Although "Rose-Marie" was hailed in 1924 as one of the first operettas to integrate music and plot, it seems a most preposterous marriage today. The saga of a gallant French-Canadian maid and her stalwart love, unjustly accused of murder, is as rigged as a Tammany Hall rally. If the show has endured over the years, it's for the richness of the Rudolf Friml/Herbert Stothart score.

And that score is robustly sung in the revival that opened last night in the Museum of Natural History's Baird Auditorium. Scheduled through Sunday, this is the first offering of the season in the Smithsonian's American Musical Theater series, a worthy endeavor that, in the present instance, falls somewhere between a concert version and a fully staged production.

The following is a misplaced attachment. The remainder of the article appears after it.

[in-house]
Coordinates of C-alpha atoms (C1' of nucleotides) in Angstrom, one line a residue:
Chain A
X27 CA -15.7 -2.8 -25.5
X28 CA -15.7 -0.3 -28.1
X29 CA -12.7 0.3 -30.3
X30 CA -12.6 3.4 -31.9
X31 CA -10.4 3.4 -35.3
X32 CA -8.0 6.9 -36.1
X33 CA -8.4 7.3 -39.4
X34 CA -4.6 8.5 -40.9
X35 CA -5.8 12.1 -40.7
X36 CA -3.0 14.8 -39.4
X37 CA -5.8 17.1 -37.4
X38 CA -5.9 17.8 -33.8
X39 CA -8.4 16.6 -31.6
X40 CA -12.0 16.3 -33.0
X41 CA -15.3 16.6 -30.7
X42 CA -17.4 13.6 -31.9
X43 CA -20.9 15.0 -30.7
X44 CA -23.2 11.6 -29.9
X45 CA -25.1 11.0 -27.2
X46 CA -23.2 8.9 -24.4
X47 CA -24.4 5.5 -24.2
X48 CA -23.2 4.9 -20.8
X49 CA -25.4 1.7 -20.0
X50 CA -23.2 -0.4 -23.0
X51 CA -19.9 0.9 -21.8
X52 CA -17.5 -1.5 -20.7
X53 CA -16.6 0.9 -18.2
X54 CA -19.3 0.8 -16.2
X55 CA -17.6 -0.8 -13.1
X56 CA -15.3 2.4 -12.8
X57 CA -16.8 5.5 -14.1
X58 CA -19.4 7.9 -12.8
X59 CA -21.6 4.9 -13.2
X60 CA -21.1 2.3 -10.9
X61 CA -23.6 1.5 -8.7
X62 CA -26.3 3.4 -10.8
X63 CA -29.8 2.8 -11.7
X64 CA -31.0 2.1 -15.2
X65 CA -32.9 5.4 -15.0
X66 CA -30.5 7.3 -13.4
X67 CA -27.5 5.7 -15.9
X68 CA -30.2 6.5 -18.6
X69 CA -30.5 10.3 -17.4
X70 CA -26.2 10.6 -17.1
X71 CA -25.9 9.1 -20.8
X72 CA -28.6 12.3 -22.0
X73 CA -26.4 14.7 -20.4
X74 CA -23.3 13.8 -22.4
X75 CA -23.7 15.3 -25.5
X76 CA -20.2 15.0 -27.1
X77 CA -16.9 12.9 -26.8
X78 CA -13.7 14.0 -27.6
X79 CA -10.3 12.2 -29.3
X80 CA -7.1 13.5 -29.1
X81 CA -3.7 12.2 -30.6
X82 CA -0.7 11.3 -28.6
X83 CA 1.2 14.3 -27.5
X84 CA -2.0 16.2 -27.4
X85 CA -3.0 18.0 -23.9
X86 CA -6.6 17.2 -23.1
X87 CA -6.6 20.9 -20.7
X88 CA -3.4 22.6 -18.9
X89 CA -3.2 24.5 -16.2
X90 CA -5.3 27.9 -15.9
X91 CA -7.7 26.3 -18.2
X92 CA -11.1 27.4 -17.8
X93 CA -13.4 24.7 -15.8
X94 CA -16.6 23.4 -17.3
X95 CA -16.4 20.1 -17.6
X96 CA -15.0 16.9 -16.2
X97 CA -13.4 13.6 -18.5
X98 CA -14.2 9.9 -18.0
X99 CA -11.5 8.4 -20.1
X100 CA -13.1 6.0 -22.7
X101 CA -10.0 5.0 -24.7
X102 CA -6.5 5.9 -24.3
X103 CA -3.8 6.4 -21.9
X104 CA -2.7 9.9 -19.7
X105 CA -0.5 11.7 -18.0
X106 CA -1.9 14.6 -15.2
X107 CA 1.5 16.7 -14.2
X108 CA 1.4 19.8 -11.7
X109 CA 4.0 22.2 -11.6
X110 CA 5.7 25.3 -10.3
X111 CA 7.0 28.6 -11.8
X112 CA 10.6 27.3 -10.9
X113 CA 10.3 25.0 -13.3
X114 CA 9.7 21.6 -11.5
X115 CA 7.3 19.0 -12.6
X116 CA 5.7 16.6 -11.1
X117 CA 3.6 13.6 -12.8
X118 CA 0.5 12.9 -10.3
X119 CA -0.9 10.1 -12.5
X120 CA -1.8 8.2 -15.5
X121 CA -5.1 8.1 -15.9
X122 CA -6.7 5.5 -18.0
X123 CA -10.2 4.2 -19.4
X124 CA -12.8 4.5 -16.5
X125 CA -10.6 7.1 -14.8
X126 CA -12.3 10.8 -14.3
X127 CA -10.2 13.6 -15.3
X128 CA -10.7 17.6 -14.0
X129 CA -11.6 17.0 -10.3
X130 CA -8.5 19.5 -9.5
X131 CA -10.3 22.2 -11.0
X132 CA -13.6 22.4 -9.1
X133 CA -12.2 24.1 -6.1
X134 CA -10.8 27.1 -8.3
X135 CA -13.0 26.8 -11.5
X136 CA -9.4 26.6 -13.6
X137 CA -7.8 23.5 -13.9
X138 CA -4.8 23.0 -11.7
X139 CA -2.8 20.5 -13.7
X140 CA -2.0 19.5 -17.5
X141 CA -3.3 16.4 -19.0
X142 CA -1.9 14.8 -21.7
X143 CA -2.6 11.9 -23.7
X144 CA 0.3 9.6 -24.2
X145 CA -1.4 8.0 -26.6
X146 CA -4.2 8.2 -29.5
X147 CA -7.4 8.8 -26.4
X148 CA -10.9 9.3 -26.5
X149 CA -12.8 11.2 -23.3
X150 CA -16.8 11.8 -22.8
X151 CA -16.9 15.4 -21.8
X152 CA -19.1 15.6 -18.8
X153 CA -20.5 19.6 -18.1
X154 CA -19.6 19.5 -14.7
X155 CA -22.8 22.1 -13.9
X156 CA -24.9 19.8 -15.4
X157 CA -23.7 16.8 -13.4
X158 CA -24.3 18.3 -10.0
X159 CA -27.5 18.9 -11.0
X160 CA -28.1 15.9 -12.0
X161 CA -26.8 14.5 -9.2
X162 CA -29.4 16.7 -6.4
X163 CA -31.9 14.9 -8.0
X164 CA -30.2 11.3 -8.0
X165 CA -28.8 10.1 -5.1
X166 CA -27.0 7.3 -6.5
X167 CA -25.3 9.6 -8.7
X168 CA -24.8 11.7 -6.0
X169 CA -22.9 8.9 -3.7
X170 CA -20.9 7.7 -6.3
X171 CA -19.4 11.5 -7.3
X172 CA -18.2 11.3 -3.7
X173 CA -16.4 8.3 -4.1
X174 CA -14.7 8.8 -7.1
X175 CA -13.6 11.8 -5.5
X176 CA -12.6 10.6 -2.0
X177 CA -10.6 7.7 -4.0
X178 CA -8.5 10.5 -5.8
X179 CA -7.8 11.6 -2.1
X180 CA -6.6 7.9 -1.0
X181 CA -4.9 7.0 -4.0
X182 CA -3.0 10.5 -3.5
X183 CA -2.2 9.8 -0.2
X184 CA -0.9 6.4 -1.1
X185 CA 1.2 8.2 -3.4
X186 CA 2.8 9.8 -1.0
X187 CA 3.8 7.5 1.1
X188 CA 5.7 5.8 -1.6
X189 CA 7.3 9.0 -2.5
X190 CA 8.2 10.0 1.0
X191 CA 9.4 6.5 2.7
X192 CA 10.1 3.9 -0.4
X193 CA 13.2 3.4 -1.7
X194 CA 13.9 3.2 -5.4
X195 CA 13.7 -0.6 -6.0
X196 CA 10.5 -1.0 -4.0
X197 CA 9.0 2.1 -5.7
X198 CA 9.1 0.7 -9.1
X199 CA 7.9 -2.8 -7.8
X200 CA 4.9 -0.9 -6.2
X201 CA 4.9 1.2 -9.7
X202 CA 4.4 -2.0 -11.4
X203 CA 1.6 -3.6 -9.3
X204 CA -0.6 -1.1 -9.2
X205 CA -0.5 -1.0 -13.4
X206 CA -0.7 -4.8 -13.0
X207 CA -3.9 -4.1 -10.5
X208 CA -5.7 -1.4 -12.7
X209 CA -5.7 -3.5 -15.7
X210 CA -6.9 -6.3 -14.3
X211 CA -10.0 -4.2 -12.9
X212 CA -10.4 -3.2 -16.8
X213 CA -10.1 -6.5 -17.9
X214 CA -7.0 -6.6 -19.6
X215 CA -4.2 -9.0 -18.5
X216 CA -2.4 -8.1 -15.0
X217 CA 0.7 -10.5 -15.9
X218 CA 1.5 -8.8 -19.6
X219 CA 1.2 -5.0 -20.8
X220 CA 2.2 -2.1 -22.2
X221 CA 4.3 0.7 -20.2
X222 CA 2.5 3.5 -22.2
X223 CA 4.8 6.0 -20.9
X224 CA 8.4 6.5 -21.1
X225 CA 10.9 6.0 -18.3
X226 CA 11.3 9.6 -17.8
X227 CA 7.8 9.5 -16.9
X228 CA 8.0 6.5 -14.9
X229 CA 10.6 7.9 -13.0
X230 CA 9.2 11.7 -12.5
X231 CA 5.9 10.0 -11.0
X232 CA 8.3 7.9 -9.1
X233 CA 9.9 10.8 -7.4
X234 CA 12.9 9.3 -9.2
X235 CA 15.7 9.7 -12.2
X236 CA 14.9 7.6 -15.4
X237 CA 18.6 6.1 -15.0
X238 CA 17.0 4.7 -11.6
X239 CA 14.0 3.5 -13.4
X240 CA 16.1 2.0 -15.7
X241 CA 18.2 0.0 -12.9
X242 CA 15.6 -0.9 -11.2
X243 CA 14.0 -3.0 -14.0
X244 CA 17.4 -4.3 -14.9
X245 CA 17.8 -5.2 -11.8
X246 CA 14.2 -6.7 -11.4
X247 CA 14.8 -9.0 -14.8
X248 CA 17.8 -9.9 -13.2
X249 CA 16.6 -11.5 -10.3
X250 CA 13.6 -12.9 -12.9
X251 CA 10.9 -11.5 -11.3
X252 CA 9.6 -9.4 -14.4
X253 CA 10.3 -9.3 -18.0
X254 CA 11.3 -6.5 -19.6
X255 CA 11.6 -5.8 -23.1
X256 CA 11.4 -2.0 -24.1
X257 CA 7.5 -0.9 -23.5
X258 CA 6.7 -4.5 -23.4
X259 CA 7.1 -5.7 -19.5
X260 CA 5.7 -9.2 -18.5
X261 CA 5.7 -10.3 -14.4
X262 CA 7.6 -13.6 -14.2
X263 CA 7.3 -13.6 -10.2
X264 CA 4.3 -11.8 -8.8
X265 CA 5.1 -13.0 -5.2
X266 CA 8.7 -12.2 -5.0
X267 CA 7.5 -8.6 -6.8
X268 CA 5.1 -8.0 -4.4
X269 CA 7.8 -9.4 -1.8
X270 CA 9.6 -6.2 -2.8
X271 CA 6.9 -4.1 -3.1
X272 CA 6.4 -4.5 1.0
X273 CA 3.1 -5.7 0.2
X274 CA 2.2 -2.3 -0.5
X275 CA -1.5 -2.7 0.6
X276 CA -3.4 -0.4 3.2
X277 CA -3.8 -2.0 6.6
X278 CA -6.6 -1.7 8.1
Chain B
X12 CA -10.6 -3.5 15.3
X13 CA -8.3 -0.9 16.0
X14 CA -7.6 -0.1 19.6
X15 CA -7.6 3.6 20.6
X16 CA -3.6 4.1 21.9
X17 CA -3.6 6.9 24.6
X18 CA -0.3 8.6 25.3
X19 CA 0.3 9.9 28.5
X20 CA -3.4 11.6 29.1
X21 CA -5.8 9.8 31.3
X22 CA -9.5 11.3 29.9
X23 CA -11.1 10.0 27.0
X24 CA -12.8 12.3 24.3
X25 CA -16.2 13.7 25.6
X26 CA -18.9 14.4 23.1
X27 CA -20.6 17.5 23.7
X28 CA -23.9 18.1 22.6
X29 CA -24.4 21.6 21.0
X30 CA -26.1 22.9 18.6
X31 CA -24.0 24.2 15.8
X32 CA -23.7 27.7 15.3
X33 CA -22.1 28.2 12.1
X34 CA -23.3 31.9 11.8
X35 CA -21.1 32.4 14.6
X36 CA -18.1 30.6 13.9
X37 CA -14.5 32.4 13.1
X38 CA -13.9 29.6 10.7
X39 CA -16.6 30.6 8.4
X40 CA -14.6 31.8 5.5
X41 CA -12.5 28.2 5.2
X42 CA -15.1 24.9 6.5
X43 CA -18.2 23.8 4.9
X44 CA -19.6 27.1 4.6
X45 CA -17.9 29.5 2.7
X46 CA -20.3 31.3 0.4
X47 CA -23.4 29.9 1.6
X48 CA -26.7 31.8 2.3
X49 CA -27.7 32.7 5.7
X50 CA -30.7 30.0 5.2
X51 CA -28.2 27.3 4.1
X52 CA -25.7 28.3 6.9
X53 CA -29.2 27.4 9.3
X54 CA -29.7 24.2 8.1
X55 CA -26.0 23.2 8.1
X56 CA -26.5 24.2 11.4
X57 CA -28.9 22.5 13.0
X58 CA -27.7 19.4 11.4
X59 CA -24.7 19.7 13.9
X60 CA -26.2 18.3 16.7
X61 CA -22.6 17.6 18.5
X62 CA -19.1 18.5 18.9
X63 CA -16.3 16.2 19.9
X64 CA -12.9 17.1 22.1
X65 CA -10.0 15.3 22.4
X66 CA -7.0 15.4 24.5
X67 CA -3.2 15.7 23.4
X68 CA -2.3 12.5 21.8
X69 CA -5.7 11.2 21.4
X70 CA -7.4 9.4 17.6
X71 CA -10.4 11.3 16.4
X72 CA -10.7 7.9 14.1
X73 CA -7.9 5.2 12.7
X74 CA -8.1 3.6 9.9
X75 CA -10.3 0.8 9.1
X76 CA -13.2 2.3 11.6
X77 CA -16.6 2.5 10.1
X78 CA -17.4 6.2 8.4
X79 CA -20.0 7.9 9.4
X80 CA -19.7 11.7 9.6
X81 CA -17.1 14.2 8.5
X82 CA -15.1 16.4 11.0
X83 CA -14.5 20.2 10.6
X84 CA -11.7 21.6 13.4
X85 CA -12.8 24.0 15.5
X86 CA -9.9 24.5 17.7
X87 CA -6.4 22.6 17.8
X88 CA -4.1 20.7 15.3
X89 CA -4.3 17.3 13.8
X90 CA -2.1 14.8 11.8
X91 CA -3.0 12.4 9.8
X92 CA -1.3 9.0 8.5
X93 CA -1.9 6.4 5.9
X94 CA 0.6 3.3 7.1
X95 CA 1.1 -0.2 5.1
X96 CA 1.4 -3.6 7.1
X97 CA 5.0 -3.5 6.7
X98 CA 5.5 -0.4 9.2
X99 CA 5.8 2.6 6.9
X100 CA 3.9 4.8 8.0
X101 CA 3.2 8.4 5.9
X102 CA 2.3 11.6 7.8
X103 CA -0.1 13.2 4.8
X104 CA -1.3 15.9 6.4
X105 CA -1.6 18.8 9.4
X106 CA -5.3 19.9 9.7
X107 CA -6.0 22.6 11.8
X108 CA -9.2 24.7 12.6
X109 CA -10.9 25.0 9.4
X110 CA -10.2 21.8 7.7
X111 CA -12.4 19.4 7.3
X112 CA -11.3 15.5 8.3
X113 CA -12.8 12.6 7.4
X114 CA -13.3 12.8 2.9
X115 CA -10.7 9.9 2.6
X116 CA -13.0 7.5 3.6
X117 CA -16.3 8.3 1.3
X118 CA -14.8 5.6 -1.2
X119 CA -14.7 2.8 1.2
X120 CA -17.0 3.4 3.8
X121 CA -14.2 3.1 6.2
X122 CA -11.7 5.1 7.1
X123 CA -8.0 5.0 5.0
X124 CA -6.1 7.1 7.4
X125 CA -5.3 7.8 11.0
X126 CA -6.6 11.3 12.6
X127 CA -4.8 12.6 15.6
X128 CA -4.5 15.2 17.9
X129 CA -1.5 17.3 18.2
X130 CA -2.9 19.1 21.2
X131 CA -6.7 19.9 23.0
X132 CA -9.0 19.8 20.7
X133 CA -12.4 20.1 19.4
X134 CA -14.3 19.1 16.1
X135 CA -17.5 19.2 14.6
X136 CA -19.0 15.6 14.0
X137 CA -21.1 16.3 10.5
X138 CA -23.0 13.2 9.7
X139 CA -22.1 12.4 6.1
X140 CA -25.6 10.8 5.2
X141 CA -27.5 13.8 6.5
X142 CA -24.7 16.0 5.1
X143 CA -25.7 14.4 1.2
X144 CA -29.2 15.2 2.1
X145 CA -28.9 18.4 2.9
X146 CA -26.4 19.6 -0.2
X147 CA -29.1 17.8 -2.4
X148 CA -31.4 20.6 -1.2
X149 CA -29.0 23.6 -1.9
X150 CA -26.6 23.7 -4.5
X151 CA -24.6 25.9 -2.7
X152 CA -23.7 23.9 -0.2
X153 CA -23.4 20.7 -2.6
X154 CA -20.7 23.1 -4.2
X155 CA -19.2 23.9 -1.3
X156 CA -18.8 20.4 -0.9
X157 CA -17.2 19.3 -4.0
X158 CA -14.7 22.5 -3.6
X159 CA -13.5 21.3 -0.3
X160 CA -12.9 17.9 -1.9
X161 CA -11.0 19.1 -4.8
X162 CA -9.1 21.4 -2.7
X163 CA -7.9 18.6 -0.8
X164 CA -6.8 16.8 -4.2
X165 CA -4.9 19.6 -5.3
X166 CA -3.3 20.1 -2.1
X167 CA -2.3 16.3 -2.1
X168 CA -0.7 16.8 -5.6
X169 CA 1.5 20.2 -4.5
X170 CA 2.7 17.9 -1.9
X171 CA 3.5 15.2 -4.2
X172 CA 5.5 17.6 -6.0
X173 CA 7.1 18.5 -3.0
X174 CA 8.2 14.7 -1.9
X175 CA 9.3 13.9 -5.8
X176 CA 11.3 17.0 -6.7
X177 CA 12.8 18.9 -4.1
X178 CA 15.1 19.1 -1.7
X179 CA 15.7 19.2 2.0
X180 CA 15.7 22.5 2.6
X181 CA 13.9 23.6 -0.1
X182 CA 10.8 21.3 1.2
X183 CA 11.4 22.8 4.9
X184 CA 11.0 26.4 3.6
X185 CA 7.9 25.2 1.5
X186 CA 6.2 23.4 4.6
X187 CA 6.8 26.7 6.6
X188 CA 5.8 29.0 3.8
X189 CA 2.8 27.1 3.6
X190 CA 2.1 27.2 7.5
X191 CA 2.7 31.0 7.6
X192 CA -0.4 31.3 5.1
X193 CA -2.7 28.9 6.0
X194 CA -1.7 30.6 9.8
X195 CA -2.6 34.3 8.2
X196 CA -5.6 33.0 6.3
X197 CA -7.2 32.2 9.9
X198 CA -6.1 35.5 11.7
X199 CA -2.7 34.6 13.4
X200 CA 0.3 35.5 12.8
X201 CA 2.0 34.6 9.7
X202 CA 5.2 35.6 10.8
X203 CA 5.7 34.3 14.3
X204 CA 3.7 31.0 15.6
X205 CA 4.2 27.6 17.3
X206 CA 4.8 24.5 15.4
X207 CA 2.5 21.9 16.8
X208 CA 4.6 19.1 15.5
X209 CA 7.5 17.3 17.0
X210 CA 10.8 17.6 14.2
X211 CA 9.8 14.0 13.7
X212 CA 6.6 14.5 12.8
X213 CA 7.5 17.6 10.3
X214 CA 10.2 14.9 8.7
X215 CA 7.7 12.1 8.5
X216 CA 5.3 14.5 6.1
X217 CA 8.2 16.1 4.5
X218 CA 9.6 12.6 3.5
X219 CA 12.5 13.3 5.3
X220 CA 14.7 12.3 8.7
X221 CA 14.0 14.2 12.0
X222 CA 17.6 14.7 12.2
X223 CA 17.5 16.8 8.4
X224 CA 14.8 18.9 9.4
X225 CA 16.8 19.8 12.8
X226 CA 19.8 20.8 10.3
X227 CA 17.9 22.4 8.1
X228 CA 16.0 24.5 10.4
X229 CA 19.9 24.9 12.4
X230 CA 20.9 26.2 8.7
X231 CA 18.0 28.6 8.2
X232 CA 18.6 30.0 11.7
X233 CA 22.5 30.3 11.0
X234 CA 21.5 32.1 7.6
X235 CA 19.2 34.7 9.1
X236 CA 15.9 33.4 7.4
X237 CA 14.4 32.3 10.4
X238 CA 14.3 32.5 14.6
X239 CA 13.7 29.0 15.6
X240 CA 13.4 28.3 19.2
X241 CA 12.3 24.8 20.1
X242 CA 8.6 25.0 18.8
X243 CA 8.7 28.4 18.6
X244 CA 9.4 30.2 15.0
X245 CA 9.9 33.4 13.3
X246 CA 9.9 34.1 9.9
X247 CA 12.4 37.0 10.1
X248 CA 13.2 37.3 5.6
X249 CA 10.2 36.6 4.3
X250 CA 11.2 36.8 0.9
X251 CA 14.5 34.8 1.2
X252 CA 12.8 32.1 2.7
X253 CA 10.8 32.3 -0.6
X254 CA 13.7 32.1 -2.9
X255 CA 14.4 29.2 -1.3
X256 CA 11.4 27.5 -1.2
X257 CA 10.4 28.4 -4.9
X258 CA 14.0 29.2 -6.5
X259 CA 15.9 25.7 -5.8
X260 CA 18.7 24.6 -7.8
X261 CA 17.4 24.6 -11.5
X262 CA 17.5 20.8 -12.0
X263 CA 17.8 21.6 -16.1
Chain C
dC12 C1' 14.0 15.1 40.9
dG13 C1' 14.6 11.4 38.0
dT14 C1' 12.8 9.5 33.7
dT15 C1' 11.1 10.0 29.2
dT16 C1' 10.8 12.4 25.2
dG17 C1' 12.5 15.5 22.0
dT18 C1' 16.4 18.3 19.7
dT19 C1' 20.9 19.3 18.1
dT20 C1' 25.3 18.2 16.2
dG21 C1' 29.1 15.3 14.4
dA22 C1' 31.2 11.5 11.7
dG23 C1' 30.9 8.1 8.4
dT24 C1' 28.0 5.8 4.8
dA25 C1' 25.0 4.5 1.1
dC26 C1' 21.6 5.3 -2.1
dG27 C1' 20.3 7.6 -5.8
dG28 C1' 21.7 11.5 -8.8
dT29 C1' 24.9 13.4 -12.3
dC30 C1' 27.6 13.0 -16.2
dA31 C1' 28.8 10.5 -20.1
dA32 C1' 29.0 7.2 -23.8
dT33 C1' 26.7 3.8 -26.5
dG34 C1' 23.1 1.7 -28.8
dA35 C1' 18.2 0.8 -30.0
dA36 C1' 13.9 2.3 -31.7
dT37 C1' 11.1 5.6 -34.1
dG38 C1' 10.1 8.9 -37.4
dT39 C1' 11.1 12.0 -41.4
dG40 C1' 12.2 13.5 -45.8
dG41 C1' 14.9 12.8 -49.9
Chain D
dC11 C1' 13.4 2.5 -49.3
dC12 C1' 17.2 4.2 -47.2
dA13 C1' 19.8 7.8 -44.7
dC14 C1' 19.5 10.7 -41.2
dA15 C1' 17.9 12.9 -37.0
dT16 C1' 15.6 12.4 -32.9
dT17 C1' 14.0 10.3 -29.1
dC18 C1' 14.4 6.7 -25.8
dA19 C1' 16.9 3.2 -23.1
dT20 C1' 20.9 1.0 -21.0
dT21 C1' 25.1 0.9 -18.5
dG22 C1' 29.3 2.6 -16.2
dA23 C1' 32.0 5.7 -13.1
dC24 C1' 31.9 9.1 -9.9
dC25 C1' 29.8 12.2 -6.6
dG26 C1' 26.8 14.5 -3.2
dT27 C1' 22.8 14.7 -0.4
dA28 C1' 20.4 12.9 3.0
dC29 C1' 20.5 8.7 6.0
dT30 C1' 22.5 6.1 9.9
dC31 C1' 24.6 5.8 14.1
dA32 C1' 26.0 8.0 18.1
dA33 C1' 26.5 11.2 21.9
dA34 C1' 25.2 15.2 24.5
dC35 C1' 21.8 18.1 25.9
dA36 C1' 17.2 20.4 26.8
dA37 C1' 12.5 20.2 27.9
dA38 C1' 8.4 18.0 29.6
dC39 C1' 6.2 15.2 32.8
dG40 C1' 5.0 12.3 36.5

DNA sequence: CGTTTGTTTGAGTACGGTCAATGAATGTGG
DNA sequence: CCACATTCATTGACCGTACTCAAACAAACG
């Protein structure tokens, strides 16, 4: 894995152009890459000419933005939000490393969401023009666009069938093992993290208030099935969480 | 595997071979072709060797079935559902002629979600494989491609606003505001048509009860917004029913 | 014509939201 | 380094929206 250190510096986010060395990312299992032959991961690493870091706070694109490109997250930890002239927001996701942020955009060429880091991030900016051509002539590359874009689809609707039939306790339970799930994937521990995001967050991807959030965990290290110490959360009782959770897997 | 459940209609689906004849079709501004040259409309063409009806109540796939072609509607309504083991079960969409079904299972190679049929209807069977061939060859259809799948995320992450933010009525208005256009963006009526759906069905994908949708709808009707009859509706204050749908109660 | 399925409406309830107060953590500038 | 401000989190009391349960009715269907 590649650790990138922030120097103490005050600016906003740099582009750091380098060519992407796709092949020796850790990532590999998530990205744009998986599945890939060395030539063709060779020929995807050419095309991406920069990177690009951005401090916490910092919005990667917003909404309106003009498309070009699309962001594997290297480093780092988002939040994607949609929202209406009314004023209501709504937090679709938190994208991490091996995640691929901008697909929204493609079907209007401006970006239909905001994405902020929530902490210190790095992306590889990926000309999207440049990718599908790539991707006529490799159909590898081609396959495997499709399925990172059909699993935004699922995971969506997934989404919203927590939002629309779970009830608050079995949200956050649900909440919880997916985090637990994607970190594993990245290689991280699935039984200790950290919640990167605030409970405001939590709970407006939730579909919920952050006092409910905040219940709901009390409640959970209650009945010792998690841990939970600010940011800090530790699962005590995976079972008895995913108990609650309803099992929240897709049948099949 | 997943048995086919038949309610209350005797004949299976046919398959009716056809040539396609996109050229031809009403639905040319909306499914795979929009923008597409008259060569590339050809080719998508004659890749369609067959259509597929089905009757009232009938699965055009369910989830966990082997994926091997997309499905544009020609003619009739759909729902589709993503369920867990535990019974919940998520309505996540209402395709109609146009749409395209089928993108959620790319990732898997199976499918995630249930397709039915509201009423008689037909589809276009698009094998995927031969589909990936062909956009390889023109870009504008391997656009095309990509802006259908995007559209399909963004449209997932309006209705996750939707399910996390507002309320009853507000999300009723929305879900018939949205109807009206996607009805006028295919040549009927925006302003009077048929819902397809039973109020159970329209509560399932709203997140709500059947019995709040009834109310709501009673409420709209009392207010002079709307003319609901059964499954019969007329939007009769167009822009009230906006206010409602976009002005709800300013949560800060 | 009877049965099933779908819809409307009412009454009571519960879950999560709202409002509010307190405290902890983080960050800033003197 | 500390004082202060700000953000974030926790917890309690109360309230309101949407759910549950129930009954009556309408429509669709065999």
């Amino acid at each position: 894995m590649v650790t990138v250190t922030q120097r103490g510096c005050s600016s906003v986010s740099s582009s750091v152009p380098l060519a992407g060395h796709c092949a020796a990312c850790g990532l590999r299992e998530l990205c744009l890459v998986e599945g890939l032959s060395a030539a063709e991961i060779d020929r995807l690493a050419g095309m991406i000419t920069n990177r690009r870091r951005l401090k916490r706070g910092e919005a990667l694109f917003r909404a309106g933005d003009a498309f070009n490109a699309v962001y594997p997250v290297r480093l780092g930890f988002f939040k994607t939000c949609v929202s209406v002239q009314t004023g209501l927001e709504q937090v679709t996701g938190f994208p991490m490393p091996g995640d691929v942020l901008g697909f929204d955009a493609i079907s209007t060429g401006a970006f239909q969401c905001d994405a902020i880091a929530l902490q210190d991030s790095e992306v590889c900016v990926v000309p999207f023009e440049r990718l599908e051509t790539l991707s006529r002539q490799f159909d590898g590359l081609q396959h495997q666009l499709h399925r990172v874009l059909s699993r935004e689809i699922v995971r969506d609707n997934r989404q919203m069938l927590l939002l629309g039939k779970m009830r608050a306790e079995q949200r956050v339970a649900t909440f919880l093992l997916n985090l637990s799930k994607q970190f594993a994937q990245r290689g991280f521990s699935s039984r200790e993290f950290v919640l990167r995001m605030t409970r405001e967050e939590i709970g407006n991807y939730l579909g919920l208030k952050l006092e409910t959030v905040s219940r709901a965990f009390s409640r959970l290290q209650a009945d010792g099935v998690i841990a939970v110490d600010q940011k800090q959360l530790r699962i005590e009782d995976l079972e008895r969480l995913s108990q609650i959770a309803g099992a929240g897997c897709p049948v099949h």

Actually, this "Rose-Marie" falls a bit awkwardly between the two. There are just enough sets, costumes and dance numbers to suggest the contours of the original, but not nearly enough to qualify as an authentic fleshing out. Part of the appeal of the American operetta is its extravagant sumptuousness, and this version does appear to have come out of the attic trunk.

Still, the melodies linger on. Lest you forget, "Pretty Things," "The Mounties" and "Only a Kiss" are among the more indestructible. And when Ron Raines and Debra Vanderlinde pair up for the romantic cascades of "Indian Love Call," the show takes on the romantic glow for which it has been celebrated.

Laura Waterbury and Mark Basile are pleasant enough partners in comic relief, even if most of the jokes have long since sprung a leak. And Michael O'Flaherty's piano accompaniment is quite as full as you could hope.

On balance, however, the wisest tactic is probably to close your eyes and just listen. That way, you'll get the best of this production and be spared the worst.